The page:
PERCUSSION OF CHEST
To perform a percussion examination, strike the surface of the body. When this
is done, various sounds can be heard. The sounds are different depending on the
underlying structure of the body. There are two reasons to use percussion as an
examination technique. First, percussion results in setting the chest wall and underlying
tissues in motion. This produces sounds that can be heard. Second, percussion
sounds can be divided into four recognizable notes. Train your ear to recognize the
pitch and duration of these notes. The sound can indicate whether the underlying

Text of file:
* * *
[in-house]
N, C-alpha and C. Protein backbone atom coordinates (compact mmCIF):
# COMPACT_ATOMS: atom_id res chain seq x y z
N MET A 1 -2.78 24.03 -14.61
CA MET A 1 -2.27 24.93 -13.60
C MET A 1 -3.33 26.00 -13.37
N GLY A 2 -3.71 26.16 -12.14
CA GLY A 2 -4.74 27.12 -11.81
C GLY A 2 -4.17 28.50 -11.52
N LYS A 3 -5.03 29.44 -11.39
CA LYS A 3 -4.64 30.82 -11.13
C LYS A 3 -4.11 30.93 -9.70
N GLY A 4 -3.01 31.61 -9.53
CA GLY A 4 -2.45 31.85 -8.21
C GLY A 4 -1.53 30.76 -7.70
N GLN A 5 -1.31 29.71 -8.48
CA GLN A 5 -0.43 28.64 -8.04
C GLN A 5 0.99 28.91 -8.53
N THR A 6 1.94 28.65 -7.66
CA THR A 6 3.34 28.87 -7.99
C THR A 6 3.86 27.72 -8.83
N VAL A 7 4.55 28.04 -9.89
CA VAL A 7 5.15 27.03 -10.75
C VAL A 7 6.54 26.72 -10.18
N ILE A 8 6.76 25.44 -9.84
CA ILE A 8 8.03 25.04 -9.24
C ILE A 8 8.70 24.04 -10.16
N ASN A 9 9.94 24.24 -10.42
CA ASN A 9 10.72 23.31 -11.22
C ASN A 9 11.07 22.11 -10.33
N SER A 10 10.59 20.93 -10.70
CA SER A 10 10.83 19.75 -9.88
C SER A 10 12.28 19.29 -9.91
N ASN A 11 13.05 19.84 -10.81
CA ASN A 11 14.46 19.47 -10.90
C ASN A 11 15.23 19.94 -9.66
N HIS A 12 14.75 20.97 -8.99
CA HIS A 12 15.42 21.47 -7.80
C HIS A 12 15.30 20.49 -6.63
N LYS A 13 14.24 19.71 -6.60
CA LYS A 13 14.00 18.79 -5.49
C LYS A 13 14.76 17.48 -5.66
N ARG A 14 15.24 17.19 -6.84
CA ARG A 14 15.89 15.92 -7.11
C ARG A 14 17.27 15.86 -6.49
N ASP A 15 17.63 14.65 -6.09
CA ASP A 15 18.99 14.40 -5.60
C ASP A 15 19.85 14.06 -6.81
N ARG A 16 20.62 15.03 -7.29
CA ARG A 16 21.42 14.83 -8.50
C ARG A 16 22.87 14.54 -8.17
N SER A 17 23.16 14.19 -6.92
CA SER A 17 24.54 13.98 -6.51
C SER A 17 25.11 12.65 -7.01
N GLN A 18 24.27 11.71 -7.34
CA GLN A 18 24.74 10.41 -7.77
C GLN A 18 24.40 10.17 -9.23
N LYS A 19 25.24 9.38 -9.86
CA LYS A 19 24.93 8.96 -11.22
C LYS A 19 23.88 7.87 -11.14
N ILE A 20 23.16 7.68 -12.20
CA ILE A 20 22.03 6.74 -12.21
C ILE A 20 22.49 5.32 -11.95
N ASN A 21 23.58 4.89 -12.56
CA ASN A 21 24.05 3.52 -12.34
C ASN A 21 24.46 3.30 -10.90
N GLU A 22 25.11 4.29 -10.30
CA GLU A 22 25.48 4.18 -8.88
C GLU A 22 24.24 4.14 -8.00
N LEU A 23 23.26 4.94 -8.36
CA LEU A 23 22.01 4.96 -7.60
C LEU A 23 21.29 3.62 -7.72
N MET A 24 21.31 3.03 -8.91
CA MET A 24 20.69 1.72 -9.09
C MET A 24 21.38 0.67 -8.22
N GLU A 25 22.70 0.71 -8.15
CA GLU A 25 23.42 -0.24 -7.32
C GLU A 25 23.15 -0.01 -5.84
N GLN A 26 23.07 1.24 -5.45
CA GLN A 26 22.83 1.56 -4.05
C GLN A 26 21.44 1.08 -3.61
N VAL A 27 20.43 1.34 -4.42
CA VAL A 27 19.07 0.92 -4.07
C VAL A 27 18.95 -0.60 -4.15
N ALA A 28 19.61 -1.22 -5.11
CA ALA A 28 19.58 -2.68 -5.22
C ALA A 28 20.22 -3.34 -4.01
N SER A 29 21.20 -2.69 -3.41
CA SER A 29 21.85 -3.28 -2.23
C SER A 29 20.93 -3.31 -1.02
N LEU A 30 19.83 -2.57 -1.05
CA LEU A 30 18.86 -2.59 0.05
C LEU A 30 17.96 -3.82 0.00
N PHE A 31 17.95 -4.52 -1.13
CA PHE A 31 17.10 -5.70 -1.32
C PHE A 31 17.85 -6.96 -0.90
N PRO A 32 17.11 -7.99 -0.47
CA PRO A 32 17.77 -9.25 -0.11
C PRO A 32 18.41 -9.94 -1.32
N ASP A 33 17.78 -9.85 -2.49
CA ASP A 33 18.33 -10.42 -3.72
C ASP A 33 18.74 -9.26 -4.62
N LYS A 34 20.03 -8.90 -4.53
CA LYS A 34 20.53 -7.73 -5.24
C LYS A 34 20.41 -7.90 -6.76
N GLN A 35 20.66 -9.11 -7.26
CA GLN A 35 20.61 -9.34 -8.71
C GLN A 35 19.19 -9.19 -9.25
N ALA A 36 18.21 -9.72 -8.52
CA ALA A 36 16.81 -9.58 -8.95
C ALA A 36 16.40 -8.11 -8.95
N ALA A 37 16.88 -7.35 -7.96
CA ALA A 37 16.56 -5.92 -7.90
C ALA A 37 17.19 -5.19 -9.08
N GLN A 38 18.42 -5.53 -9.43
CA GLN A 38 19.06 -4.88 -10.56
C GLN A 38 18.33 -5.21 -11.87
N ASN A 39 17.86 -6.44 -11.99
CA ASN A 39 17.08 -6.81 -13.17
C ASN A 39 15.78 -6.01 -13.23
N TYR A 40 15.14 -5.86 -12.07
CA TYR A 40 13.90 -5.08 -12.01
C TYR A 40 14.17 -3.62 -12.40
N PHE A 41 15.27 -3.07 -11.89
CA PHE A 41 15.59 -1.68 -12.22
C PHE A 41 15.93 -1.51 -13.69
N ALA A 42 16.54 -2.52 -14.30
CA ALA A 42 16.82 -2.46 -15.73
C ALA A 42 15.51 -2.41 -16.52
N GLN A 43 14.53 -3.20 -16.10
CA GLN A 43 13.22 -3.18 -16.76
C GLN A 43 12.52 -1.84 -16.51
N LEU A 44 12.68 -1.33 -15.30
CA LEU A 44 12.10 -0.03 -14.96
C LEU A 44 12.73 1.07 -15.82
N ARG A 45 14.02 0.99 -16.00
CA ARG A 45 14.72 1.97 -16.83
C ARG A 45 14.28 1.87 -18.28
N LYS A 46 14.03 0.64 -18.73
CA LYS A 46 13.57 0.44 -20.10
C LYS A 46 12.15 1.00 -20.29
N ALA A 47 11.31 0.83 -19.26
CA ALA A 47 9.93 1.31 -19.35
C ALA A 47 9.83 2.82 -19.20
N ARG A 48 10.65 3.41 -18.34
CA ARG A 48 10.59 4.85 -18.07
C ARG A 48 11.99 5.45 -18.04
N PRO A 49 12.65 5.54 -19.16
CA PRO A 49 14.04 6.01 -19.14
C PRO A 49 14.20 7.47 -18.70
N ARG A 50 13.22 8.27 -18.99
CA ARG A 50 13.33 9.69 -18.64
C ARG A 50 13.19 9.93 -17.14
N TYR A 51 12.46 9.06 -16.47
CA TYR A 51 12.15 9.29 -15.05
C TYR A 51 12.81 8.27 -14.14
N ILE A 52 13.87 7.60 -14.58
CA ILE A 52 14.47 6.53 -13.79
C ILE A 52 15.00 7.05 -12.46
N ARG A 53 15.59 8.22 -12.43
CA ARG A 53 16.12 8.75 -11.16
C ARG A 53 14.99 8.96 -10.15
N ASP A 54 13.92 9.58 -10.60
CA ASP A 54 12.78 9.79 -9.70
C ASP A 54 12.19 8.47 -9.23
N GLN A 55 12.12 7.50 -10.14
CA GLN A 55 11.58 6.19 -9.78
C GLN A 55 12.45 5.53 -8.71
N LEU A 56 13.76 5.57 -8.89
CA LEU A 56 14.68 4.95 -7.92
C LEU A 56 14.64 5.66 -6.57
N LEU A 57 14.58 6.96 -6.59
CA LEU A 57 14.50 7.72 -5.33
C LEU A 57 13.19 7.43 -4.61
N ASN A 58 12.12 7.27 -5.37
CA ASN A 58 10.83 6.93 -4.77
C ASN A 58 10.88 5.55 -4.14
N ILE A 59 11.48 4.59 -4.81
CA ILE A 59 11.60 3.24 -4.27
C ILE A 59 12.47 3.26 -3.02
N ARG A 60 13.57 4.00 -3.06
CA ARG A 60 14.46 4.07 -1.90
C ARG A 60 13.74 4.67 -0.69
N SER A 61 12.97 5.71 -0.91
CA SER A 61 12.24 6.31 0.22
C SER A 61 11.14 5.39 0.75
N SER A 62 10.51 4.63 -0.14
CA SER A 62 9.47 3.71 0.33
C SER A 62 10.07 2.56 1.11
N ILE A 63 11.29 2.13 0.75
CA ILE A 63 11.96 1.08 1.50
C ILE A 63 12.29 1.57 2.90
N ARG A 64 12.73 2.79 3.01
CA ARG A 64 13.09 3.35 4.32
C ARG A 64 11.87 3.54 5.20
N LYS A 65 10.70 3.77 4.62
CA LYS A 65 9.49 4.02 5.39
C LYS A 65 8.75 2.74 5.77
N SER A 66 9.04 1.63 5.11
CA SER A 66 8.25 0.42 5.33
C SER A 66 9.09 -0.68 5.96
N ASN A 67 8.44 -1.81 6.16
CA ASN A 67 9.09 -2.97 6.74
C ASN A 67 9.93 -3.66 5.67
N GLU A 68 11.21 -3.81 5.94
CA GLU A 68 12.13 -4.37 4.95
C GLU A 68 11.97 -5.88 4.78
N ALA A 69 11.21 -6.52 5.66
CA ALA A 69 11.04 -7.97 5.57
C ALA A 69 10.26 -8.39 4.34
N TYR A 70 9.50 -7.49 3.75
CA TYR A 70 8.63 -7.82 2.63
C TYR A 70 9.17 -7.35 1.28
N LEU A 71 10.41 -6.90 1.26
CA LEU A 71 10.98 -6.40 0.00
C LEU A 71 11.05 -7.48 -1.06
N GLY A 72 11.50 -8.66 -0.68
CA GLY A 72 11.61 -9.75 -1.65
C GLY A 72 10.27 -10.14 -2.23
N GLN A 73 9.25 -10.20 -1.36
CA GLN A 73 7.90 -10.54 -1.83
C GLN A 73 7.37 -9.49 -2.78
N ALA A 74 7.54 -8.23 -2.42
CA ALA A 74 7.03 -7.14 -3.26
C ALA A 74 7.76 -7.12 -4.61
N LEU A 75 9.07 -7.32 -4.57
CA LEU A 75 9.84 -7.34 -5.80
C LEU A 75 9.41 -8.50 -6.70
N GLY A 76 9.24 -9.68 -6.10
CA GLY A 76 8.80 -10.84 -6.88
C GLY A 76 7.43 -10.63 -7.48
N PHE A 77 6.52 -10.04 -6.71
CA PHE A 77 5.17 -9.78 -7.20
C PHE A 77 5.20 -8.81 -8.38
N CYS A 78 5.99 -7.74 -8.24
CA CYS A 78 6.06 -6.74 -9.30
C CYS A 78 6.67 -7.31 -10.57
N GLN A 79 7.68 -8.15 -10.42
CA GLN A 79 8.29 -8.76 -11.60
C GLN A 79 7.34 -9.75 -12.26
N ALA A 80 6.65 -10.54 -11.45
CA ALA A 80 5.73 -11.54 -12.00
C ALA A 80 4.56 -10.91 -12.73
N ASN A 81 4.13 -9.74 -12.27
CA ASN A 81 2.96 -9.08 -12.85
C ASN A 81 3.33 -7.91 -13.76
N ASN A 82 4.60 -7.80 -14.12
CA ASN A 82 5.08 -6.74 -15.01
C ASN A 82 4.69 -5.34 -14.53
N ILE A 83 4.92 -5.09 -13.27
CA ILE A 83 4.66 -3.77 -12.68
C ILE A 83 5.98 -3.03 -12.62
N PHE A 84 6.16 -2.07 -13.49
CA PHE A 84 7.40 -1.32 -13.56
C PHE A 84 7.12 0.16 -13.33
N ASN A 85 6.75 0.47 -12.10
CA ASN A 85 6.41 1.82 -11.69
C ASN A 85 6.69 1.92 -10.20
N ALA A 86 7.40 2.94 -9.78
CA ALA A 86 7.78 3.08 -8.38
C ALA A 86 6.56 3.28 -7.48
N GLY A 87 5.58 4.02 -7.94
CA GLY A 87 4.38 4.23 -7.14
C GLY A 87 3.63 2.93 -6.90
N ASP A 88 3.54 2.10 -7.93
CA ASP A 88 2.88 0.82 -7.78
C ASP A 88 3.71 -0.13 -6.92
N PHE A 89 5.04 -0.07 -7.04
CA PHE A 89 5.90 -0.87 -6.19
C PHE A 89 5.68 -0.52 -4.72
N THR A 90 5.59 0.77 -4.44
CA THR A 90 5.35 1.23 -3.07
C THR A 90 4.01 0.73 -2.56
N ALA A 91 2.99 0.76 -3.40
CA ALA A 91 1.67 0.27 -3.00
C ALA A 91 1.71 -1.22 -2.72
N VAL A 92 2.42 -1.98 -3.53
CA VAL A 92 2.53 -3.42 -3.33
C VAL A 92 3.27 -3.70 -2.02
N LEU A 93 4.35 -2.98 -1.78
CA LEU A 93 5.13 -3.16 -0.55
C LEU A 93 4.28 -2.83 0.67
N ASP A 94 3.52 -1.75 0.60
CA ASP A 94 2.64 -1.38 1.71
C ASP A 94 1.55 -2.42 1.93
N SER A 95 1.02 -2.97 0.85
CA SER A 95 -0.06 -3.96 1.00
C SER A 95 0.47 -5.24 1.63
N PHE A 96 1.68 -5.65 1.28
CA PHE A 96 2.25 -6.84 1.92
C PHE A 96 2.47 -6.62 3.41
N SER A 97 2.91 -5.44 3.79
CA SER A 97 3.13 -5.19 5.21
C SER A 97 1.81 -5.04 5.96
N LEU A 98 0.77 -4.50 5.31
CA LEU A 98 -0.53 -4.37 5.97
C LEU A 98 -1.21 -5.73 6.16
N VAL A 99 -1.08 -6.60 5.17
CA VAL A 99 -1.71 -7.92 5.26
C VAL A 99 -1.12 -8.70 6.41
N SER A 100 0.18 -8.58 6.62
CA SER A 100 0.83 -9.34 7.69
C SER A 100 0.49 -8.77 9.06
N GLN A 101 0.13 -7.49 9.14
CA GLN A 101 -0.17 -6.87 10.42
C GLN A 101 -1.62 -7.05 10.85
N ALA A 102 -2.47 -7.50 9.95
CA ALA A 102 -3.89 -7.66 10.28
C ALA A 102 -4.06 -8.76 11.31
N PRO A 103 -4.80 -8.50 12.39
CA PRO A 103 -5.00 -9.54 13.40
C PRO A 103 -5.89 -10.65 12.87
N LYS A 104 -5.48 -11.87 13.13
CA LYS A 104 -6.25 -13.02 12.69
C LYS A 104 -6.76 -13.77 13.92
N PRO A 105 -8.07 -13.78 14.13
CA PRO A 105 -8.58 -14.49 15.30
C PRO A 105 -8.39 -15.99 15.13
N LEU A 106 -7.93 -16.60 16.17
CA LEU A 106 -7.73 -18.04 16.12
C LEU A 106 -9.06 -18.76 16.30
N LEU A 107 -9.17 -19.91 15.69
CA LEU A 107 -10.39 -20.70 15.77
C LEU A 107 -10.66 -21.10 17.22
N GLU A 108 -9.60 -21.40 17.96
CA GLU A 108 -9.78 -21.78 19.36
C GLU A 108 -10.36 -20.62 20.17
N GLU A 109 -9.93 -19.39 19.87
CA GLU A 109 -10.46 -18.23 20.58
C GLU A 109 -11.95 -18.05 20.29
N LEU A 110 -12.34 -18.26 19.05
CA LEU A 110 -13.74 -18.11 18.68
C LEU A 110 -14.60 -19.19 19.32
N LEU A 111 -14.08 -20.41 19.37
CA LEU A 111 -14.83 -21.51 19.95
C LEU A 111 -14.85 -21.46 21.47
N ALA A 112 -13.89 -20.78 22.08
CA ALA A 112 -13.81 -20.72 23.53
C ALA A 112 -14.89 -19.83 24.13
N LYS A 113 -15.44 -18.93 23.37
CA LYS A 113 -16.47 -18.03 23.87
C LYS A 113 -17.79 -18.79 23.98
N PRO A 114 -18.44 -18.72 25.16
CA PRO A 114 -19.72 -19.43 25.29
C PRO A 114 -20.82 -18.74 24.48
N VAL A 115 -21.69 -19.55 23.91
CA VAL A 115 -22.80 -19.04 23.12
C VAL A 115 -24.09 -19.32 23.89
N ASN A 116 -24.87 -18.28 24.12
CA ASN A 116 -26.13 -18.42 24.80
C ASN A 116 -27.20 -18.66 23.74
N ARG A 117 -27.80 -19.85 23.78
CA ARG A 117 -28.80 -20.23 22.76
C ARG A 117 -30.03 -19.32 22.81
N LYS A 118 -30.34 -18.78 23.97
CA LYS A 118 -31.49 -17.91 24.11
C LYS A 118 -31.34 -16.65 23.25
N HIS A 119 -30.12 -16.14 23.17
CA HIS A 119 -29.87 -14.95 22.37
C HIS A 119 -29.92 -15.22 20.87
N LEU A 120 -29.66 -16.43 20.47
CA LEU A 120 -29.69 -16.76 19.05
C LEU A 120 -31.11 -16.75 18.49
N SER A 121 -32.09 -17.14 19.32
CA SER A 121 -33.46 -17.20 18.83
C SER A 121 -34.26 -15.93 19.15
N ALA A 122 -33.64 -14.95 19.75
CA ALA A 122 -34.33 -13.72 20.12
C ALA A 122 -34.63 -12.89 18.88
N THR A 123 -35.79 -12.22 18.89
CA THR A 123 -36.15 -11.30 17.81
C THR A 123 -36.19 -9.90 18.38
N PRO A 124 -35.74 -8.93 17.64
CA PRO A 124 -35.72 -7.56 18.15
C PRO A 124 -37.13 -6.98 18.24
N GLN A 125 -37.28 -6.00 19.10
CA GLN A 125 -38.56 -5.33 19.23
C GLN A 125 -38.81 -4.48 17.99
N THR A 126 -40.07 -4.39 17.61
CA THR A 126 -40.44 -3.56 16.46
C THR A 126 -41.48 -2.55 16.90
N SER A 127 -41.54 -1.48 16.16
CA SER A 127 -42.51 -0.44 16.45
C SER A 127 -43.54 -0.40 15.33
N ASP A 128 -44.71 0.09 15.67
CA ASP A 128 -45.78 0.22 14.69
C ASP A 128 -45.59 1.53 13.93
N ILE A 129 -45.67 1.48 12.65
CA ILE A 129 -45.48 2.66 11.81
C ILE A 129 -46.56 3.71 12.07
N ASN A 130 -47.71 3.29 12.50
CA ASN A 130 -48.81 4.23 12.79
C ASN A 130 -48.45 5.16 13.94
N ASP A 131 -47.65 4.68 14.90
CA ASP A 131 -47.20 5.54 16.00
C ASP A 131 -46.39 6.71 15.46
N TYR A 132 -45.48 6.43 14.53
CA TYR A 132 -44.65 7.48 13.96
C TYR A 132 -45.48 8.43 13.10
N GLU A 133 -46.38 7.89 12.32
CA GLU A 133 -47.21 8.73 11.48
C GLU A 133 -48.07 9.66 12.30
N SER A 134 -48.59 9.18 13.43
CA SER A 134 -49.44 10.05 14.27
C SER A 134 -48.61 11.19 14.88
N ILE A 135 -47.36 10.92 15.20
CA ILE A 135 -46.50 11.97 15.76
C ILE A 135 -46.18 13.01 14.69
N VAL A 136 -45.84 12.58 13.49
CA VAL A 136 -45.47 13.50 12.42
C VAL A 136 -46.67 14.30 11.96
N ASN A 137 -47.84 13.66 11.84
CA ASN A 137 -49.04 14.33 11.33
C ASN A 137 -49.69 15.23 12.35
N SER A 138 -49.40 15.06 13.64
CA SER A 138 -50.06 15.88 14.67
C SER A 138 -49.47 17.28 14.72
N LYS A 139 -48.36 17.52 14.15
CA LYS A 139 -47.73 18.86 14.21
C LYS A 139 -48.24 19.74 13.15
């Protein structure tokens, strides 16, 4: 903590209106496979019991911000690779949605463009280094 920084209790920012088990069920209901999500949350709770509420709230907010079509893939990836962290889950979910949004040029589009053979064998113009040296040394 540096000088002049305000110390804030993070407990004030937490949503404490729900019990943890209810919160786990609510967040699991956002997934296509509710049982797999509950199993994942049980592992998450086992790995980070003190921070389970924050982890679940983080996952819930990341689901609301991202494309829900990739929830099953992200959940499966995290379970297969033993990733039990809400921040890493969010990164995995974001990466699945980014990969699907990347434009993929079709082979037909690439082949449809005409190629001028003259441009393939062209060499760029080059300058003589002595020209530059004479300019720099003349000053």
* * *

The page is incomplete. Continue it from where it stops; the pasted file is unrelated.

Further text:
tissues are filled with air, filled with fluid, or solid. NOTE: Percussion will set tissues in
motion only about five to seven centimeters into the chest, so the percussion
examination technique is not a way to detect lesions that are very deep.
Table 2-1. Table of percussion notes.
a. Procedure. In order to perform the percussion examination technique, strike
the stationary finger of one hand with a flexed finger of the other hand. The technique,
described here, can be practiced on any surface. Here are the key points:
(1) Firmly rest the first joint of the middle finger of one hand on the patient's
chest, but don't let the rest of the hand touch the chest (figure 2-6).
Figure 2-6. Hand and finger placement.